COALHOUSE FORT, EAST TILBURY, ESSEX, ENGLAND.
THE HOME OF AVIATION ARCHAEOLOGY IN ESSEX
The Excavation of a "Battle of Britain" Spitfire.
Sgt. Frantisek Marek. 310 (Czech) Squadron, attached to 19 squadron Duxford.
This dig was carried out on the 14 September 1975 the 35th anniversary of the crash.
Sgt Frantisek Marek joined 310 sqdn on the 6th August 1940 aged 27 years, attached to 19 sqdn "A" flight on the 29th August 1940.
During a routine patrol on 14th September 1940 at around 16.40hrs R6625 crashed at Black Bush Corner, Horndon-on-the-Hill, Essex, Cause unknown but presumed oxygen failure.
The Aircraft History
R6625 was taken on charge by No 12 MU on 26th May 1940,
Allocated to 19 sqdn on 31st May 1940,
Transferred to No 7 OTU 11th August 1940,
Relocated to 19 sqdn on 10th September 1940,
R6625 claimed a Me110 on 11th September while being flown by Sgt Roden.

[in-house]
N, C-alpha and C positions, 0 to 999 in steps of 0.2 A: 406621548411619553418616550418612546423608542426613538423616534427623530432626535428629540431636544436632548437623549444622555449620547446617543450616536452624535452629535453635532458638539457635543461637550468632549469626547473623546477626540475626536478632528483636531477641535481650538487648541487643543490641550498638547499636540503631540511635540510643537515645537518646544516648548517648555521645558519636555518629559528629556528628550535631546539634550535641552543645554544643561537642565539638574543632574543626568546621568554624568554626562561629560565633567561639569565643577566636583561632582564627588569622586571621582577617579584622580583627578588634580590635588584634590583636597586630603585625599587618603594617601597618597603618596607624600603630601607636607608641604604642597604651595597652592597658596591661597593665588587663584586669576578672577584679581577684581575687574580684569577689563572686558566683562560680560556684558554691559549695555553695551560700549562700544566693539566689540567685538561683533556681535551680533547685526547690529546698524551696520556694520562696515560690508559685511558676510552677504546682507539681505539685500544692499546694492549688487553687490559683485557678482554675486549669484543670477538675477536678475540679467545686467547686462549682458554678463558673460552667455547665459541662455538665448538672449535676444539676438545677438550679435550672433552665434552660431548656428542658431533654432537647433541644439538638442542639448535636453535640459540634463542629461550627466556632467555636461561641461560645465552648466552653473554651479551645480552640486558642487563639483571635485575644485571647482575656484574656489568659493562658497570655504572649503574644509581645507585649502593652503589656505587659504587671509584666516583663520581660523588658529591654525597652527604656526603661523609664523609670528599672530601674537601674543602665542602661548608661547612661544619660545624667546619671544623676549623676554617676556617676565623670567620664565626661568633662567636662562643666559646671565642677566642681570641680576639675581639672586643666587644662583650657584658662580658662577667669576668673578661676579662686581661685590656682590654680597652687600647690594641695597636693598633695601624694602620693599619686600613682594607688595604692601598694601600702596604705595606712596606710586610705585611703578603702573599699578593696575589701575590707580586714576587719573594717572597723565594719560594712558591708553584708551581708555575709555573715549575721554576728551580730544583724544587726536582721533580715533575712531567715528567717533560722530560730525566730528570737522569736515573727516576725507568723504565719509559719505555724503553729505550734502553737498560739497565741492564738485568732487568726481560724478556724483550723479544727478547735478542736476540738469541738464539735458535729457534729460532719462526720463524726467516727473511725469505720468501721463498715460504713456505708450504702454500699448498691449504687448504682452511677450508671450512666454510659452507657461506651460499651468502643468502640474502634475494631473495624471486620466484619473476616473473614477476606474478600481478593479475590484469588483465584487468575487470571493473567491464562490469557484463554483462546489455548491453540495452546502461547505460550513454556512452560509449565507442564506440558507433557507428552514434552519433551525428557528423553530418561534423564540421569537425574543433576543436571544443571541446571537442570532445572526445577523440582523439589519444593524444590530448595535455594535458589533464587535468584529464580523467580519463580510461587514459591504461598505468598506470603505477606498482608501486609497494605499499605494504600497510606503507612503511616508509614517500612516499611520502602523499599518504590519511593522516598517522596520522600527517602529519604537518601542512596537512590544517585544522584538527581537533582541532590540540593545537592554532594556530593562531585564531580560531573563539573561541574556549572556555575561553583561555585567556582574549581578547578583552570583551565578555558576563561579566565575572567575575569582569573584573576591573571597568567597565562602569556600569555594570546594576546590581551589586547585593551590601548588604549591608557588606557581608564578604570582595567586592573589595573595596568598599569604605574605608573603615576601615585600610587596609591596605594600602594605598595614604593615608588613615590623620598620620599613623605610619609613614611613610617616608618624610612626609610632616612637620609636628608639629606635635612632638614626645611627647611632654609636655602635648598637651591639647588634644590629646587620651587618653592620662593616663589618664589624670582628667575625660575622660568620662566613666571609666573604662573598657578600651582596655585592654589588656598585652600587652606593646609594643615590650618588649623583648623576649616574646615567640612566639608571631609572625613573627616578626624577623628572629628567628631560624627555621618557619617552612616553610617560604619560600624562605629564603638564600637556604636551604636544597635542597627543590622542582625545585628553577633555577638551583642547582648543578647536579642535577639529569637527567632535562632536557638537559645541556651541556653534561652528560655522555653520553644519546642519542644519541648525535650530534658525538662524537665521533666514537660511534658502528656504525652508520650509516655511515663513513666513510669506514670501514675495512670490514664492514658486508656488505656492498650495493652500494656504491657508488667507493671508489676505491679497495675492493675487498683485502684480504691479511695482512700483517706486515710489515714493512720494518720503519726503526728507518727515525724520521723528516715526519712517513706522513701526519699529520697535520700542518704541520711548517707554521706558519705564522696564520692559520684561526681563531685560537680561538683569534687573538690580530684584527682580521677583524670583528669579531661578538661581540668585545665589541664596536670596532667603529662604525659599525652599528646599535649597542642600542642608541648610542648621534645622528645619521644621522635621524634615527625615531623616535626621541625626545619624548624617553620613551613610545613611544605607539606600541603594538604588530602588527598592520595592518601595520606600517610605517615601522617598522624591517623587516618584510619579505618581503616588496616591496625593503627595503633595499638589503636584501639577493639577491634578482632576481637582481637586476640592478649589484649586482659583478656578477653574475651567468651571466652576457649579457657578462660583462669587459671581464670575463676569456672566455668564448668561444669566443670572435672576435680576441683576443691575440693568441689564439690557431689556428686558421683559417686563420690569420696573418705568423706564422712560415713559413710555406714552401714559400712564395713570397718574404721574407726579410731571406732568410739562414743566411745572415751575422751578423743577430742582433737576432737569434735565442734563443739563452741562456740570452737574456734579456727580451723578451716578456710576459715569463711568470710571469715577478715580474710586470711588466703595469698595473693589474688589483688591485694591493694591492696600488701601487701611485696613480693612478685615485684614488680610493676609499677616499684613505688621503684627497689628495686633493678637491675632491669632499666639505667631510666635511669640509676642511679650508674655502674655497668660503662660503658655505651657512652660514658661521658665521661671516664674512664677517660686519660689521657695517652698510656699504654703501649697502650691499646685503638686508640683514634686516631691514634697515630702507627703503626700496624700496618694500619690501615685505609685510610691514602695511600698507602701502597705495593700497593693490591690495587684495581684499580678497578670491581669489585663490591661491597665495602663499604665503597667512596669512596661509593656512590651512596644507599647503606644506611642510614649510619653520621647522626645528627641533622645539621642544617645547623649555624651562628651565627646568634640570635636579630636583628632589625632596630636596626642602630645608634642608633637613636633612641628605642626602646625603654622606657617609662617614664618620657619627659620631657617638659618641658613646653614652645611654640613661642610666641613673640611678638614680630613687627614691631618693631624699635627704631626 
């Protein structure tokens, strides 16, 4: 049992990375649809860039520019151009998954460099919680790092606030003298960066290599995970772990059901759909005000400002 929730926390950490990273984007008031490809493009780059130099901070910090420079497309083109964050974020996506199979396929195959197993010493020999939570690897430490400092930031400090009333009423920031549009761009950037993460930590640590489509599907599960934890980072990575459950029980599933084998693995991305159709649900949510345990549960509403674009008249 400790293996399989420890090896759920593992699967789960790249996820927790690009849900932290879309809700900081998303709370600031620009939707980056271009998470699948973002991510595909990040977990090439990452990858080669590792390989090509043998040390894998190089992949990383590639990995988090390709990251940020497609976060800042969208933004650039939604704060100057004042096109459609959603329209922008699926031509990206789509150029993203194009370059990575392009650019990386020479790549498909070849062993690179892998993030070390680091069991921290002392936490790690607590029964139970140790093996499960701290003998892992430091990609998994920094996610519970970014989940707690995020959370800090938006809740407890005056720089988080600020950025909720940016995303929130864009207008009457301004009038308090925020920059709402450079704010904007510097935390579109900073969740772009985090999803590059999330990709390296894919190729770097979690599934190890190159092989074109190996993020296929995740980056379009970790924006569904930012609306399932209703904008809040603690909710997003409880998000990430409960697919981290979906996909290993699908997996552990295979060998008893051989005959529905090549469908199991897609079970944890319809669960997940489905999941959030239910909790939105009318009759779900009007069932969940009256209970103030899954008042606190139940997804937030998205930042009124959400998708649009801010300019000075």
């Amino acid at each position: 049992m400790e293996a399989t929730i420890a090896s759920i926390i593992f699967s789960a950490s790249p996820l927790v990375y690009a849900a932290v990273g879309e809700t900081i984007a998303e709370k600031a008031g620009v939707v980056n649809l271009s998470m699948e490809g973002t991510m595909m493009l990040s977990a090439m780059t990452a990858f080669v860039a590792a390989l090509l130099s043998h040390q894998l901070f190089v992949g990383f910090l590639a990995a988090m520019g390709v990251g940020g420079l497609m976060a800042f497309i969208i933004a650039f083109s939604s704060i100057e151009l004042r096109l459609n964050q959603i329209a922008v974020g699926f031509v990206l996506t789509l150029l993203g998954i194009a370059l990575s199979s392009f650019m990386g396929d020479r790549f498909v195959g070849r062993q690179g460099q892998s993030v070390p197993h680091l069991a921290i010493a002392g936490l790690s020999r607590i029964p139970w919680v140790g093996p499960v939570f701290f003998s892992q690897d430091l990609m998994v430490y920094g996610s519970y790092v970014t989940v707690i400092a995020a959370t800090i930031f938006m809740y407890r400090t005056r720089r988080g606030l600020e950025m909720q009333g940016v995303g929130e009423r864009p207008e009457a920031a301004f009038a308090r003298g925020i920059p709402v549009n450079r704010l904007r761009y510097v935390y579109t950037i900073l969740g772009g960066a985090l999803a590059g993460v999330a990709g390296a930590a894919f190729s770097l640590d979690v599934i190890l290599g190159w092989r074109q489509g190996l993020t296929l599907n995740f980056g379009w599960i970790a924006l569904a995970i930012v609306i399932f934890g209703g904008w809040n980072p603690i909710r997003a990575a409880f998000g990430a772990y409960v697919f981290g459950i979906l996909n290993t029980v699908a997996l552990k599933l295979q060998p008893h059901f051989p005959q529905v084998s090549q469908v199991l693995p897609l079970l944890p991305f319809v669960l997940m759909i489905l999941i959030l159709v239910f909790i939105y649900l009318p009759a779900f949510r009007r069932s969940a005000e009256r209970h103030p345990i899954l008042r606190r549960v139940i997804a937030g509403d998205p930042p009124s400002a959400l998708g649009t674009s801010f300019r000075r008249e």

As a result of flying battle damage on the 14th September 1940 R6625 was struck off charge on the 15th September 1940
The dig was carried out on the 14th September 1975, the 35th anniversary of the crash of this aircraft the day before what is now known as Battle of Britain Day, the 15th being the turning point of the Battle.
Waking up on that morning in 1975 by the sound of pouring rain, the complete opposite of the weather 35 years earlier. Arriving on site for an 8am start we were all hoping that the rain would ease but no! all day all through the dig it just kept on raining.
The first major item to come to light was the propeller complete with its yellow tips ,boss, and counter balance wieghts, instruments, gun site, compass and of course the Rolls Royce Merlin engine all in fantastic condition, ok the Merlin is bent and twisted but it did hit the ground at around 400 mph. It was hard work sifting through the spoil heap looking for the smallest of parts but by the end of the day we had a major part of a Battle of Britain Spitfire, now for the cleaning and restoration of the parts.
On the dig ; Roger Pickett, Fred Dunn, Robin Hill, Dave Campbell, Ron Wingrave and Colin Wingrave.
A story of the excavation can be found in issue ten of "After The Battle Magazine"
THE REMAINS OF R6625 ARE ON DISPLAY IN THE MUSEUM
INCLUDING THE PROP AND ENGINE
© TAM "99